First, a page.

Friday, 28 December 2018

Hereditary ★★★★★


Just in time for the scariest month of the year, first-time director Ari Aster brings us one of the most unforgettable horrors to grace our screens in a long time. The beauty of this film is that it surpasses everything you’ve come to learn about horror films. It doesn’t rely on cheap jump scares and an over the top score to get your heart racing. Hereditary builds a scene that is so ordinary and parallel to our own that when things start to get spooky, it really hits home.


The beginning of the film appears to get off to a bit of a slow start, the death of grandmother Ellen sends the Graham family into a state of grief. Particularly startled by Ellen’s death is the youngest daughter Charlie. Now, it’s clear from the start that this kid is weird: if she’s not dismembering birds, she’s making the strangest sound that will haunt you for days. In an attempt to help Charlie fit in, her mother Annie convinces brother Peter to take her to a high school party and really it all goes downhill from there. I won’t disclose too many details, as this really is something you have to see with your own eyes, but long story short – Charlie never makes it home from the party. Following this, Annie joins a support group to help deal with her loss and it’s not long before she starts to discover the truth behind her mother’s past. Now, up until this point, I was sat there questioning where this film was going. Whilst the whole thing had an oddly tense feel, there was nothing particularly gripping that made me want to carry on watching. 

But, how bloody wrong was I. The safety net is quickly removed and leaves you falling into an uncomfortable world of terror. Annie meets with a friend from her bereavement group who explains to her how she has been contacting the dead through séances. Inspired by this, Annie holds her own séance in the hopes of contacting Charlie. I don’t really need to tell you that messing with the dead never ends well and that is very clear in Hereditary. It’s a quick descent from here on and the film picks up the fear factor considerably as Annie discovers what fearful beliefs she may just be in line to inherit. I spent the last half an hour or so watching from behind a pillow, this is shameful for me to admit as I consider myself quite the hardened horror viewer.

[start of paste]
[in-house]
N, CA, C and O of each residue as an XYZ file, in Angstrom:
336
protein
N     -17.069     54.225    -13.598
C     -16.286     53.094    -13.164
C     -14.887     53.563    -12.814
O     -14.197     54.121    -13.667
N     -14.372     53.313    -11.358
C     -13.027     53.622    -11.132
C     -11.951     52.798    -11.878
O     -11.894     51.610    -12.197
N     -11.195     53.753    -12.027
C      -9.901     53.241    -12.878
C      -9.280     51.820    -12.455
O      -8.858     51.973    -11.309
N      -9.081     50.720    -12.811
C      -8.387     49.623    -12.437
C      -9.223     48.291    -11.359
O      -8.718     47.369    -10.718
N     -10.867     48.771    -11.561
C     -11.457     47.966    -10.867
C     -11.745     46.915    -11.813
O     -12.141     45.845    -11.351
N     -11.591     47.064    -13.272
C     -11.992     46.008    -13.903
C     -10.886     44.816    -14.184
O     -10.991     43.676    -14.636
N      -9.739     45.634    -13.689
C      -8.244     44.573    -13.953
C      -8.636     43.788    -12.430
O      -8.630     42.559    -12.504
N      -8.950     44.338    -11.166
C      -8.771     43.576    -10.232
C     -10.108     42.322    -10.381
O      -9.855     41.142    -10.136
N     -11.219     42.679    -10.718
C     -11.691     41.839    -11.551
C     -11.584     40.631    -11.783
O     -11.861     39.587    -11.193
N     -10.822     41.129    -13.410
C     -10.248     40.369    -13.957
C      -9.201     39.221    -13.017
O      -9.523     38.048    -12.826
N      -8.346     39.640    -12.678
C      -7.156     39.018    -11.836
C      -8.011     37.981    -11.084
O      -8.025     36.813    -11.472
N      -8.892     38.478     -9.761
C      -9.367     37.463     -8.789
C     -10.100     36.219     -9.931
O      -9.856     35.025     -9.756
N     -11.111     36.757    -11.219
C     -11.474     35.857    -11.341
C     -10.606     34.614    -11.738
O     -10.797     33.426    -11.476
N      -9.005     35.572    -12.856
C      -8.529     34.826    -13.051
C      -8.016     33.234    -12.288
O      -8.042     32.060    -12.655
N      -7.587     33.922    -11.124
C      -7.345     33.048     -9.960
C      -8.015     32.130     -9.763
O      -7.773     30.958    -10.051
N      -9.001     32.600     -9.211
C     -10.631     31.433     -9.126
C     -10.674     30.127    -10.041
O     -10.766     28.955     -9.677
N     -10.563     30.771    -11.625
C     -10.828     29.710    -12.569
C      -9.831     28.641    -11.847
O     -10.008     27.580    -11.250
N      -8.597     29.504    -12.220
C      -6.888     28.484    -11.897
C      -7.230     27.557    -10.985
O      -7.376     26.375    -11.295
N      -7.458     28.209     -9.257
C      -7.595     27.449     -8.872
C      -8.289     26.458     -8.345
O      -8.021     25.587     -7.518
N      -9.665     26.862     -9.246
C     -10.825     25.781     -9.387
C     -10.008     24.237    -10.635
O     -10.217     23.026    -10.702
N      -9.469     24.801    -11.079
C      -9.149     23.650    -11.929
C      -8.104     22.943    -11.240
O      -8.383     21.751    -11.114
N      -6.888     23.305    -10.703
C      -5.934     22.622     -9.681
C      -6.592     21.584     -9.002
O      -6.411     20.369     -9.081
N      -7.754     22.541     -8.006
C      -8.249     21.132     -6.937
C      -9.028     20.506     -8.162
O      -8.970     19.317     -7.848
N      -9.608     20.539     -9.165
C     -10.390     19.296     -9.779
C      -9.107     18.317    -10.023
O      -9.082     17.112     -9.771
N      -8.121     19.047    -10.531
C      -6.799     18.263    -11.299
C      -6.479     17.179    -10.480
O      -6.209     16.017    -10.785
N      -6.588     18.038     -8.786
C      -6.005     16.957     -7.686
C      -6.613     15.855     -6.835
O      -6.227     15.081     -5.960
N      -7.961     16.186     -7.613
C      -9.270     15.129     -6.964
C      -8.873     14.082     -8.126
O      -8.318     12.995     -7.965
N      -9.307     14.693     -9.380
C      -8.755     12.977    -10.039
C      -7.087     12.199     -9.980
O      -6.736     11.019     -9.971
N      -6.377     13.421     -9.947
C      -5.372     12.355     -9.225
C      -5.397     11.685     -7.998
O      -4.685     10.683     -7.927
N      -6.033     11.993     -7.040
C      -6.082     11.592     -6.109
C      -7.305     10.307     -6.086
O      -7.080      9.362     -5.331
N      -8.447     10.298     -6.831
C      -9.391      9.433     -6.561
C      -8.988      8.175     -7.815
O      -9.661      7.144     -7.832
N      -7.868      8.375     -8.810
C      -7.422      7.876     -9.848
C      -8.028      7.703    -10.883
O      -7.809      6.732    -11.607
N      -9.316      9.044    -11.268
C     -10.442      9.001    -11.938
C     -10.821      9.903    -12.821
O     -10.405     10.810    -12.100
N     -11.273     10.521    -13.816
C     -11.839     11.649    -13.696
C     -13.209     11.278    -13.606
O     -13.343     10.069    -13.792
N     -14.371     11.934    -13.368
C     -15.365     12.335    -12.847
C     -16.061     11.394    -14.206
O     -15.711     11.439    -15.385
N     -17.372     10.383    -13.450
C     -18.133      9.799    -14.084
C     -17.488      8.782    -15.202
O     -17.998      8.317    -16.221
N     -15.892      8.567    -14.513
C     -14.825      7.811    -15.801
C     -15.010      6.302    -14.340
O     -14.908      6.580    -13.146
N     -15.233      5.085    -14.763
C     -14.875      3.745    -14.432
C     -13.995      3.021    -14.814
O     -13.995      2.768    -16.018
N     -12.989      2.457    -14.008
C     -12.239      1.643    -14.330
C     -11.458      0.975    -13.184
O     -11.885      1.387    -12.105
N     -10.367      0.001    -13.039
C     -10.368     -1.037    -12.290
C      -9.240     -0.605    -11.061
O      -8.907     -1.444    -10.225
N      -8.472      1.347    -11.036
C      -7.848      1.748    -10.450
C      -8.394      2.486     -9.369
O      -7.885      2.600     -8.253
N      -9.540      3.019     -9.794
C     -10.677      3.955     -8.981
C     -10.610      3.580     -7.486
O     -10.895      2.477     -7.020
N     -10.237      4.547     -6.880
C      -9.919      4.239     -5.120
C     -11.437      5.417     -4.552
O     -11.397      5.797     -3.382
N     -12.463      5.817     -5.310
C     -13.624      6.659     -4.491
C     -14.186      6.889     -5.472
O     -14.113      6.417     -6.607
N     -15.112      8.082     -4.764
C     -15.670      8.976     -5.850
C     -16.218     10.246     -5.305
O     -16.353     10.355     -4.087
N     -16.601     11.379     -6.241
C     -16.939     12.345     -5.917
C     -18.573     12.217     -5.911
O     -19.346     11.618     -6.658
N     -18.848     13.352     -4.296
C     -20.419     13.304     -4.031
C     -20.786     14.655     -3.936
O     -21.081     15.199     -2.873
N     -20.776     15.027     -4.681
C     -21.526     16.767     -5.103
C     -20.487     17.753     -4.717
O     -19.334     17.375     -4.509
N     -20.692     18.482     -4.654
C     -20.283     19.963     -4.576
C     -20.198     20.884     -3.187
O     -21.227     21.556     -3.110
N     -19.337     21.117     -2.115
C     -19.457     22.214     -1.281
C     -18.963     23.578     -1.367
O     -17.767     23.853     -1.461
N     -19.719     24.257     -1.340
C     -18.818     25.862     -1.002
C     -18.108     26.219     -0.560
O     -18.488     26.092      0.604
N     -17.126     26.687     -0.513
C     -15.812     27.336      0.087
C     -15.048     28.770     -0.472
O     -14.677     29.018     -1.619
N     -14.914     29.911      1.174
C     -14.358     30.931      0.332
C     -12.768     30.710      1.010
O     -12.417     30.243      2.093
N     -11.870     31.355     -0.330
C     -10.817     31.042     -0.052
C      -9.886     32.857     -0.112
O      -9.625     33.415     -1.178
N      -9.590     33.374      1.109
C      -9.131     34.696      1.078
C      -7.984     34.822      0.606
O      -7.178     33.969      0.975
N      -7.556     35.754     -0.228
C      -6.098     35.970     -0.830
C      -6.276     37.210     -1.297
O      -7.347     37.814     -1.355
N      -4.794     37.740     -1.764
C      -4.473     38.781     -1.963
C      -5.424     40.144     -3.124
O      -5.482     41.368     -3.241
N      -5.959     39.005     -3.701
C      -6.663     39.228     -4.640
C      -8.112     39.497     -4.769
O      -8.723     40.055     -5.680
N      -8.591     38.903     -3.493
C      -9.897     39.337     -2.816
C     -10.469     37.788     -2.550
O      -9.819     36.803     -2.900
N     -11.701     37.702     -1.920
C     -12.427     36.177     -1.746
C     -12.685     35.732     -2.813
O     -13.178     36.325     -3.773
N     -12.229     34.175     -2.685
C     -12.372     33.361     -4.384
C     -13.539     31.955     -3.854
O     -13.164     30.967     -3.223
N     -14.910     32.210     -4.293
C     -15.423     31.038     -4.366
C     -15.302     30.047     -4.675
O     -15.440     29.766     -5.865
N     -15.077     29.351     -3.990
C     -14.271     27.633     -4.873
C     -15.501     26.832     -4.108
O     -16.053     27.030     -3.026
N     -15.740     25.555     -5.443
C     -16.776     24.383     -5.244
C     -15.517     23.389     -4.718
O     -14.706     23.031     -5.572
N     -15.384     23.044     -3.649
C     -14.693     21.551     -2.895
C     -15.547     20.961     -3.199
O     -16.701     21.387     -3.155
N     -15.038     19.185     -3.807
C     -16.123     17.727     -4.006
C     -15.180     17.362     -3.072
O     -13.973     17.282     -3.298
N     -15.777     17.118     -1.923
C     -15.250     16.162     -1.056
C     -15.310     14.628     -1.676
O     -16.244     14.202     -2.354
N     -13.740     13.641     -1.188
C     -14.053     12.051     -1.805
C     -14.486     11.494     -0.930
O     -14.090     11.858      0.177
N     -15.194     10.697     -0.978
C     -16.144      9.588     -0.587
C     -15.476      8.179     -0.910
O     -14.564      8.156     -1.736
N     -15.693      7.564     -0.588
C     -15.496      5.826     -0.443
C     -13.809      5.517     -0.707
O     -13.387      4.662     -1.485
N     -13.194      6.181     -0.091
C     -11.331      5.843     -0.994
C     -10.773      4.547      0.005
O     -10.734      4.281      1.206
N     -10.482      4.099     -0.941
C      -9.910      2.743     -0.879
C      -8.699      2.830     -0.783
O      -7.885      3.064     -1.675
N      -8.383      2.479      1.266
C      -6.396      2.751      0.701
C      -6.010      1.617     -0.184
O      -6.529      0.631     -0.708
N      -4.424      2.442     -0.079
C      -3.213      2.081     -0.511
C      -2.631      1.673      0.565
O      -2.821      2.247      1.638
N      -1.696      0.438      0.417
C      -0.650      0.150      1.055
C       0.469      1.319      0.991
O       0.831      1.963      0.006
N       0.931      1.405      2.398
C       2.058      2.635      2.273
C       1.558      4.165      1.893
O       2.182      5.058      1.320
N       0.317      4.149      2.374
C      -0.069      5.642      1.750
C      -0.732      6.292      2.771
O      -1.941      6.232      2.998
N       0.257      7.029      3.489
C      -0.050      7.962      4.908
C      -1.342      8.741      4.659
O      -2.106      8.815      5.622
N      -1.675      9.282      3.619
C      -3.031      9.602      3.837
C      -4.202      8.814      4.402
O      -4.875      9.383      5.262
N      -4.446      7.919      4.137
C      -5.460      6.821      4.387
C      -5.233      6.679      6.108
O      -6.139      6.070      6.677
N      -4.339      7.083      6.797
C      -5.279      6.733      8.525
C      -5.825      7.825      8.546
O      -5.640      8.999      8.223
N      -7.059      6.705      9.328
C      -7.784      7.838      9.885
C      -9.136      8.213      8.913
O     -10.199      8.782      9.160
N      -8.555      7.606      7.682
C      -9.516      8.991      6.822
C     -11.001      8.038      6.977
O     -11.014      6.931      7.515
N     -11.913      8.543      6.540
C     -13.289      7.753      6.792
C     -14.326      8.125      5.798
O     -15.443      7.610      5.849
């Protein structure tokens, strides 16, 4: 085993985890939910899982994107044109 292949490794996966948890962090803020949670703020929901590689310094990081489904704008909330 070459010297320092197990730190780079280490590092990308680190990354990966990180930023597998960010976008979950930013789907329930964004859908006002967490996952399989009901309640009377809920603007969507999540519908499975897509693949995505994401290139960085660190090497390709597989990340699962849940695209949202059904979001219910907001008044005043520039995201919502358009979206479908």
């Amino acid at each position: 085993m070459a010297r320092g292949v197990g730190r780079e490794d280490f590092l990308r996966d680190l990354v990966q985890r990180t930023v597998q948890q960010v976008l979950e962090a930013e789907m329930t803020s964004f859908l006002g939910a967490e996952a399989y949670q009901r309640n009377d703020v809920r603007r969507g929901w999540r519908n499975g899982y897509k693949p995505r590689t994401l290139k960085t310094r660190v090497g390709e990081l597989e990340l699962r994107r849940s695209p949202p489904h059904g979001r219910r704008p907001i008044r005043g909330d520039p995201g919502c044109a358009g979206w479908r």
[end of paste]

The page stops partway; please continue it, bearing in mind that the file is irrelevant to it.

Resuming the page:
One of the most enjoyable parts of this film for me was the symbolism. Everything was so carefully intertwined and relevant. Aster really succeeds in the fact that the film was that haunting that I didn’t want to watch it again, but it was so gripping and complex that I felt compelled to give it a second go so I could try and understand what I’d just seen.


I won’t lie about the fact that I had to do some research after the film had ended, so if you’re looking for a film that is an easy watch, this one might not be your best bet. However, if you’re looking for a clever and sophisticated horror that leaves you thinking, Hereditary fits the bill. 

Overall I’d say that Hereditary has quite rightfully earned the title as one of the scariest horrors ever made. Ari Aster has done a spectacular job of creating a false sense of security that lures you in, only to drop you into a whirlwind of weird. If you don’t watch any other horror film this Halloween, be sure to watch Hereditary. 

★★★★★

Georgia Hughes

Hereditary at CeX




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